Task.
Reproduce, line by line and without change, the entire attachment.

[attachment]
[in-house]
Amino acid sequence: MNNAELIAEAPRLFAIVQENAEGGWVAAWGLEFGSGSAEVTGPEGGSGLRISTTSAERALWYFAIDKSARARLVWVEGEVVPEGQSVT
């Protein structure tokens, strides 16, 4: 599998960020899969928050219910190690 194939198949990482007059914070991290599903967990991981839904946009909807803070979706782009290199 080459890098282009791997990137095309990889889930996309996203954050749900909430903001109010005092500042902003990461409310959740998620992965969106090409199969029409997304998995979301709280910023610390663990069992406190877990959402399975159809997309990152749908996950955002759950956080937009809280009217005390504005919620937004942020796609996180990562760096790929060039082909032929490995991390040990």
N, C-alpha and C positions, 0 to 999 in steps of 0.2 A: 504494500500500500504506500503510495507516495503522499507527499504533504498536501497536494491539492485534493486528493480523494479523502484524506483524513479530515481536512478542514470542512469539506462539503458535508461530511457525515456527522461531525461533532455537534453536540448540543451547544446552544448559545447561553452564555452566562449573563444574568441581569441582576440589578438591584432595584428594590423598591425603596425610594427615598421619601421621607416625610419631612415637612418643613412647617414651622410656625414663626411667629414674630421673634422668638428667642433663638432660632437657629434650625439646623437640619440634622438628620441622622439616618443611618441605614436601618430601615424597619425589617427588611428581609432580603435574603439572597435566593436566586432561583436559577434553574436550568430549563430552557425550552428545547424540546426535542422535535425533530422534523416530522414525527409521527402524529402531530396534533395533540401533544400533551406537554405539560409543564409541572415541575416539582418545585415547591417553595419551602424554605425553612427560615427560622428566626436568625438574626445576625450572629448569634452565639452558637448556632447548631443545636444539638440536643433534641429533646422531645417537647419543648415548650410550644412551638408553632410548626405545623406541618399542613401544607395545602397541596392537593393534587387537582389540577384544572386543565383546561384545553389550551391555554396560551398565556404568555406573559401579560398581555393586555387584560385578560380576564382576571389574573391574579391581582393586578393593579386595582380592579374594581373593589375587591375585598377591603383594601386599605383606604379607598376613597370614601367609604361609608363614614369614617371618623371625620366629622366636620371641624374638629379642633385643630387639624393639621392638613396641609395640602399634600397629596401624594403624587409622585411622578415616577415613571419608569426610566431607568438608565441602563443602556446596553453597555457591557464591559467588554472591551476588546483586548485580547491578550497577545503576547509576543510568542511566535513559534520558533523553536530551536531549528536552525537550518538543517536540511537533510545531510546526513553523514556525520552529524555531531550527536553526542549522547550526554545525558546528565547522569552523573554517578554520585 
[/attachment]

[in-house]
Amino acid sequence: MNNAELIAEAPRLFAIVQENAEGGWVAAWGLEFGSGSAEVTGPEGGSGLRISTTSAERALWYFAIDKSARARLVWVEGEVVPEGQSVT
């Protein structure tokens, strides 16, 4: 599998960020899969928050219910190690 194939198949990482007059914070991290599903967990991981839904946009909807803070979706782009290199 080459890098282009791997990137095309990889889930996309996203954050749900909430903001109010005092500042902003990461409310959740998620992965969106090409199969029409997304998995979301709280910023610390663990069992406190877990959402399975159809997309990152749908996950955002759950956080937009809280009217005390504005919620937004942020796609996180990562760096790929060039082909032929490995991390040990």
N, C-alpha and C positions, 0 to 999 in steps of 0.2 A: 504494500500500500504506500503510495507516495503522499507527499504533504498536501497536494491539492485534493486528493480523494479523502484524506483524513479530515481536512478542514470542512469539506462539503458535508461530511457525515456527522461531525461533532455537534453536540448540543451547544446552544448559545447561553452564555452566562449573563444574568441581569441582576440589578438591584432595584428594590423598591425603596425610594427615598421619601421621607416625610419631612415637612418643613412647617414651622410656625414663626411667629414674630421673634422668638428667642433663638432660632437657629434650625439646623437640619440634622438628620441622622439616618443611618441605614436601618430601615424597619425589617427588611428581609432580603435574603439572597435566593436566586432561583436559577434553574436550568430549563430552557425550552428545547424540546426535542422535535425533530422534523416530522414525527409521527402524529402531530396534533395533540401533544400533551406537554405539560409543564409541572415541575416539582418545585415547591417553595419551602424554605425553612427560615427560622428566626436568625438574626445576625450572629448569634452565639452558637448556632447548631443545636444539638440536643433534641429533646422531645417537647419543648415548650410550644412551638408553632410548626405545623406541618399542613401544607395545602397541596392537593393534587387537582389540577384544572386543565383546561384545553389550551391555554396560551398565556404568555406573559401579560398581555393586555387584560385578560380576564382576571389574573391574579391581582393586578393593579386595582380592579374594581373593589375587591375585598377591603383594601386599605383606604379607598376613597370614601367609604361609608363614614369614617371618623371625620366629622366636620371641624374638629379642633385643630387639624393639621392638613396641609395640602399634600397629596401624594403624587409622585411622578415616577415613571419608569426610566431607568438608565441602563443602556446596553453597555457591557464591559467588554472591551476588546483586548485580547491578550497577545503576547509576543510568542511566535513559534520558533523553536530551536531549528536552525537550518538543517536540511537533510545531510546526513553523514556525520552529524555531531550527536553526542549522547550526554545525558546528565547522569552523573554517578554520585 